In my 20+ years in book publishing, I’ve never seen an author forget the table of contents. I have, however, seen these three elements of a book forgotten more times than I can count. You might not want or need any of these, but if you do, make sure you don’t leave it (or them) out!
A disclaimer is a statement meant to protect you, as an author, from legal action against you for something contained in your book/ebook. Essentially, a disclaimer says that you may not be held liable, or responsible, for anything based on what you’ve written. Not all disclaimers are created equal, and if at all possible you should have an attorney draft (or at least review) the disclaimer you include on your copyright page. (Pro tip: When crafting one, study disclaimers in books similar to yours/published by publishing houses, which have a legal department draft theirs.)
Study disclaimers in books similar to yours or by publishing houses, which have a legal departments. - @jodibrandon
Example: Advice/How-To Book
Although the author and publisher have made every effort to ensure that the information in this book was correct at press time, the author and publisher do not assume and hereby disclaim any liability to any party for any loss, damage, or disruption caused by errors or omissions, whether such errors or omissions result from negligence, accident, or any other cause.
Example: Memoir/General Book that Includes Private Information
Some names and identifying details have been changed to protect the privacy of individuals.
Example: Health/Medical Book
This book is not intended to be a substitute for the medical advice of a licensed physician. The reader should consult with their doctor in any matters relating to his/her health.
Not all books need a preface; often an introduction will suffice. A preface is written by the author and rather than introducing the subject matter (as an introduction does), a preface gives the background of how the book came to be written, discusses the scope of the book (maybe you’re only touching on one aspect of a subject), and/or explains why you are qualified to write about this topic. If your book focuses on your particular story rather than a general topic, you’ll want to include a preface. If your book topic is one that’s been written about seemingly ad nauseam, you’ll want to include a preface to show how your book is different.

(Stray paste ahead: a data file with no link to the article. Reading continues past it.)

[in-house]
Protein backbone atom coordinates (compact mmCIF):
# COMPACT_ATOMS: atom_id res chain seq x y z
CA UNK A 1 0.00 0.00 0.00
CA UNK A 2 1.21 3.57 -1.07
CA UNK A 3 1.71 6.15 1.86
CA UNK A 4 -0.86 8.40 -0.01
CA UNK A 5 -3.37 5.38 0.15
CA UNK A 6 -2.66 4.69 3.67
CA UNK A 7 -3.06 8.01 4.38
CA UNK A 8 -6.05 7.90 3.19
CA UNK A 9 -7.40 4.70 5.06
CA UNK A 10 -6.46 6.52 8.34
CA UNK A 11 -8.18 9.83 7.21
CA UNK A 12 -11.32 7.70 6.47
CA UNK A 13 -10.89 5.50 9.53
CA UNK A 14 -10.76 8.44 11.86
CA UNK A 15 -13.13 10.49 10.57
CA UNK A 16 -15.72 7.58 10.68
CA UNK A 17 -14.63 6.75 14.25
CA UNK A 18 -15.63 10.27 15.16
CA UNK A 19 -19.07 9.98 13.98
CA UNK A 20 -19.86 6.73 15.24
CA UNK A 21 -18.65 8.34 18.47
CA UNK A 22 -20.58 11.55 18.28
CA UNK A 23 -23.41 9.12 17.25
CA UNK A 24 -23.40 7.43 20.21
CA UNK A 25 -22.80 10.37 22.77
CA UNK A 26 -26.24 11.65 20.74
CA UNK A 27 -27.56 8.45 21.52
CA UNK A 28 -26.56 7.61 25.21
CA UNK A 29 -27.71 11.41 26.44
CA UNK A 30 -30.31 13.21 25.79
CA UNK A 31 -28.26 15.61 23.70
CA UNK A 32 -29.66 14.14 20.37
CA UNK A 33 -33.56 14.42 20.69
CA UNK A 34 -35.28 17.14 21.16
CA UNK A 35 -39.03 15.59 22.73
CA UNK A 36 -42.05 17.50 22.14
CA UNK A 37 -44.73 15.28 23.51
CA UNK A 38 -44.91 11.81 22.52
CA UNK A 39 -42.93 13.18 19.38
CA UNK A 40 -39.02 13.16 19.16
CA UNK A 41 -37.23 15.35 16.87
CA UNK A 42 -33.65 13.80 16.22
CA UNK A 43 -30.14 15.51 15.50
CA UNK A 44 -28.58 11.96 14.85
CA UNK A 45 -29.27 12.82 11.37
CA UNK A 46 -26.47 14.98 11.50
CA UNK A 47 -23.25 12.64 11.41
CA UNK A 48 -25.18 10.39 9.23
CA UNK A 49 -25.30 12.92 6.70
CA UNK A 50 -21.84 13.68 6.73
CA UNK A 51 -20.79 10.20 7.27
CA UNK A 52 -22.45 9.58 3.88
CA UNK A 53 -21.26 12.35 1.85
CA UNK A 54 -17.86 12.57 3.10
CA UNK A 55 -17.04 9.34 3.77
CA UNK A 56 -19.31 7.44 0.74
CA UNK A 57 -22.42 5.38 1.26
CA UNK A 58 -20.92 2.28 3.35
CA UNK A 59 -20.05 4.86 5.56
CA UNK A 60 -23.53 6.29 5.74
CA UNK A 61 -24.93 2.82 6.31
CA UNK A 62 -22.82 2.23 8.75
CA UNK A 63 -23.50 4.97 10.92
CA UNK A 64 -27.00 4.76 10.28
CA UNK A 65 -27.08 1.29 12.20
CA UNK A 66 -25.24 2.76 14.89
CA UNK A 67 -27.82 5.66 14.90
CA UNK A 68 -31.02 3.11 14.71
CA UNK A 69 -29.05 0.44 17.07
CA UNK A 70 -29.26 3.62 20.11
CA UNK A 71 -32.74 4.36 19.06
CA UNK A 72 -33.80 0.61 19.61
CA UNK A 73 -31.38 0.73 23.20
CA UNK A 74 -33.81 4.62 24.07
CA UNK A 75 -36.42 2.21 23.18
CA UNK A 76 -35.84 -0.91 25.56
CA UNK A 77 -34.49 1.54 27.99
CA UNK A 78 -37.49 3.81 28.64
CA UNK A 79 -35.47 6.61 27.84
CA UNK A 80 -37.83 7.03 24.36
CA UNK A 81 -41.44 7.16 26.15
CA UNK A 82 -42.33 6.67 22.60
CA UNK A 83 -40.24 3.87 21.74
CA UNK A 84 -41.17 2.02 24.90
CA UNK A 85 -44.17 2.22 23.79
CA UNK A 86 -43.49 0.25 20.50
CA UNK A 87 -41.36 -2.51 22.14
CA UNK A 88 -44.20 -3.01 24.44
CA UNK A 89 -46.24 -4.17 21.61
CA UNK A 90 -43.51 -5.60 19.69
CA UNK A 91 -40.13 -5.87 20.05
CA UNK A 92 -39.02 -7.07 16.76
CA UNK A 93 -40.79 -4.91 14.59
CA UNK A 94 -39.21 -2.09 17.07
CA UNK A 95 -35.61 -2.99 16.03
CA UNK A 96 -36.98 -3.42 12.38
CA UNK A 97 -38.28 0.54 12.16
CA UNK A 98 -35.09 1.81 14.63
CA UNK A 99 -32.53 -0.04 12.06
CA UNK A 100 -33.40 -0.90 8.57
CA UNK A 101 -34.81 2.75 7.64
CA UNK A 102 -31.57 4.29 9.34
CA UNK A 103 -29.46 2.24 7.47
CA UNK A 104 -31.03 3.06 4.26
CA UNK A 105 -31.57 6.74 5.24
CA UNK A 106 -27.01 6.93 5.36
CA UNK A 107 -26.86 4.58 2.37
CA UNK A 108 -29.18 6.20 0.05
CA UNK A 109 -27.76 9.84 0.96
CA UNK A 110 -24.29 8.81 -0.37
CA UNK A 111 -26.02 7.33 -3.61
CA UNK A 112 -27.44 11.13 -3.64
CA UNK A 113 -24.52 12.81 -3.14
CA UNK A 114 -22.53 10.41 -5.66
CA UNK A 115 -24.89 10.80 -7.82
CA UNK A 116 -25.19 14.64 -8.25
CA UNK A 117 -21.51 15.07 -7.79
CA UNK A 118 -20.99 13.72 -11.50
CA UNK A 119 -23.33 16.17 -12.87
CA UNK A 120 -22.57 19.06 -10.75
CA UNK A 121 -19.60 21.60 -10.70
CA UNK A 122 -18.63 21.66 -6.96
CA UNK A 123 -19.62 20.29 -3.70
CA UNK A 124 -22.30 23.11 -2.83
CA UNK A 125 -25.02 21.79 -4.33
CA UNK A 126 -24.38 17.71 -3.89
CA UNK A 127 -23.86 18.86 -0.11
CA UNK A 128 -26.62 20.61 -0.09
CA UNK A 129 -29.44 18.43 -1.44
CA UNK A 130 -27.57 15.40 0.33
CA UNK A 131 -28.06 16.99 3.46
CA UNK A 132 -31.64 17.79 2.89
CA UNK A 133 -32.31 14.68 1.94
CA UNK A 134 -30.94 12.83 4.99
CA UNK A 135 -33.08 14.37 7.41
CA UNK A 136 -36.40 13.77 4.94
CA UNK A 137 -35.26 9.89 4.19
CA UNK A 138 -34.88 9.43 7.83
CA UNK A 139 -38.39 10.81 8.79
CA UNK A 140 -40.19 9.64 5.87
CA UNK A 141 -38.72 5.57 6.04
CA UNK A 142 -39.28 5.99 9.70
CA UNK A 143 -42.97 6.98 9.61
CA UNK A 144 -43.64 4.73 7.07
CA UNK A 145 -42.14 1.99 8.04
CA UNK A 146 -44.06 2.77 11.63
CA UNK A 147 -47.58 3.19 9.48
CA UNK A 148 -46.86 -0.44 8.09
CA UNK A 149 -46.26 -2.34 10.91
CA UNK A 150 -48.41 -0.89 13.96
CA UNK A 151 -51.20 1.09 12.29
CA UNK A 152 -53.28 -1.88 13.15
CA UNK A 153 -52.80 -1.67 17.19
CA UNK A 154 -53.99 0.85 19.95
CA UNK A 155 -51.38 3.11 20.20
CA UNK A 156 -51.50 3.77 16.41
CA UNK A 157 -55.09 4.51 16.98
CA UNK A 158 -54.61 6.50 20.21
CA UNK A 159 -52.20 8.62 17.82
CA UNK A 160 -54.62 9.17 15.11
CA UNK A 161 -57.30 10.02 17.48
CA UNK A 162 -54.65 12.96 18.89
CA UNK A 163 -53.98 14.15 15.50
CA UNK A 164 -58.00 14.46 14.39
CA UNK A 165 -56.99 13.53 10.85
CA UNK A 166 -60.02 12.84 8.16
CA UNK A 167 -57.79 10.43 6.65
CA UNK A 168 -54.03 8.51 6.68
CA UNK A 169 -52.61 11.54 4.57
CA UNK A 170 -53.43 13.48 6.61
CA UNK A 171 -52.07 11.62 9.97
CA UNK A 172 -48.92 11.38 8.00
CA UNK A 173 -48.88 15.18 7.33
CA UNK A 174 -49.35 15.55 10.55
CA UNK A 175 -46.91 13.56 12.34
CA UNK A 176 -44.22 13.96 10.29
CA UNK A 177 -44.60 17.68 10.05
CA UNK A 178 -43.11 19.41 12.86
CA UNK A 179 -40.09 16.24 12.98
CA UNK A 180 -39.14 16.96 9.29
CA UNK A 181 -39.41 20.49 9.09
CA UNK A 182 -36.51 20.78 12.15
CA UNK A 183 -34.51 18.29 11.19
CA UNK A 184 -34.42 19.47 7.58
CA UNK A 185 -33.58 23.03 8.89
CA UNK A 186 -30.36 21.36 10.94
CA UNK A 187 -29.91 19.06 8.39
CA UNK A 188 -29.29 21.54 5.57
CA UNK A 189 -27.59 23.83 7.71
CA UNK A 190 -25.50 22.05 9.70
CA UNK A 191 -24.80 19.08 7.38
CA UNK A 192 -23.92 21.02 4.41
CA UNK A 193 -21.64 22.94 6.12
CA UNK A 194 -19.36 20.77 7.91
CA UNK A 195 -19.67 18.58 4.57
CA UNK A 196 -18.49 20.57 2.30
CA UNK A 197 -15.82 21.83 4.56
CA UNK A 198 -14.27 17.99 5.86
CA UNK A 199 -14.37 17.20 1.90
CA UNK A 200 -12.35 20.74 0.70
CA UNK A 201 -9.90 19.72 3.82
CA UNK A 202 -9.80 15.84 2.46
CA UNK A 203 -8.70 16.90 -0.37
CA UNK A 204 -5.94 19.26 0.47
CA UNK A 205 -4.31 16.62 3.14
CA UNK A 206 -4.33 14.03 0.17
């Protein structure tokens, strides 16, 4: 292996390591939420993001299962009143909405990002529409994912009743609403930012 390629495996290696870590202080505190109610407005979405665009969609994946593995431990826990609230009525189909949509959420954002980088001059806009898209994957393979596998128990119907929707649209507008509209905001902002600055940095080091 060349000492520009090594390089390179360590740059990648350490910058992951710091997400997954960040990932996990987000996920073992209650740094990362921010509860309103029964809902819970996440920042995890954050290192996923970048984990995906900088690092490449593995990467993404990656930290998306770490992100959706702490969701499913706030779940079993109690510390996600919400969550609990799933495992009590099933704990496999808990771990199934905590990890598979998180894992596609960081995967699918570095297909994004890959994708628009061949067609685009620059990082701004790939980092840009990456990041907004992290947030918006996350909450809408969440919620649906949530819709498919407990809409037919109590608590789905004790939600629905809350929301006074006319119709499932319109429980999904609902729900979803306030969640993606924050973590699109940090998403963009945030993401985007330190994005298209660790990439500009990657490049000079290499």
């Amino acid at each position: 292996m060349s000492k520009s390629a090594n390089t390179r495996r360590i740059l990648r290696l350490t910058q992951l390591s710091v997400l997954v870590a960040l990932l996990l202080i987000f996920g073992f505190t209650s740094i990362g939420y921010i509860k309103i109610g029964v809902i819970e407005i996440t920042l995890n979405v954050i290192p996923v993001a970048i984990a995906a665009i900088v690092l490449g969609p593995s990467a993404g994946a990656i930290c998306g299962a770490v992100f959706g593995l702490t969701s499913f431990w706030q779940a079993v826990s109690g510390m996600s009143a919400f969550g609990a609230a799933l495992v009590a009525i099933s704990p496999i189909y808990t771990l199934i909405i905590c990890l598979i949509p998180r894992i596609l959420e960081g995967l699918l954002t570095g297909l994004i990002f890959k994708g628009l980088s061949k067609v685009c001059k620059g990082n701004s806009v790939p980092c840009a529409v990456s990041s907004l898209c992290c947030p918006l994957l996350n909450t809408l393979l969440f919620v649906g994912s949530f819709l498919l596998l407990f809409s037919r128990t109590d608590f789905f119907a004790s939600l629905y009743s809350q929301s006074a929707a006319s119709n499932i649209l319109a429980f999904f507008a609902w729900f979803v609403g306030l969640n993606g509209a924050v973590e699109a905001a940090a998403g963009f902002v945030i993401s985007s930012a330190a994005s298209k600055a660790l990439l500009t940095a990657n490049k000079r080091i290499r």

Again, this is optional and not every book needs an index. Essentially an index is an alphabetical list of important terms (names, organizations/companies, terms/phrases, topic areas) contained in a book. An index can enhance a reader’s experience. How? Potential readers use an index to determine if a book’s content is what they’re looking for.
There are lots of people you can hire to construct an index. (There’s a whole organization devoted to indexing: the American Society for Indexing.) If you want to DIY, though, check out www.pdfindexgenerator.com.
Potential readers use an index to determine if a book’s content is what they’re looking for. - @jodibrandon
Will your book include one of these sections? Keep them in mind as you put together your book map. Not sure what I’m talking about? Check out this post.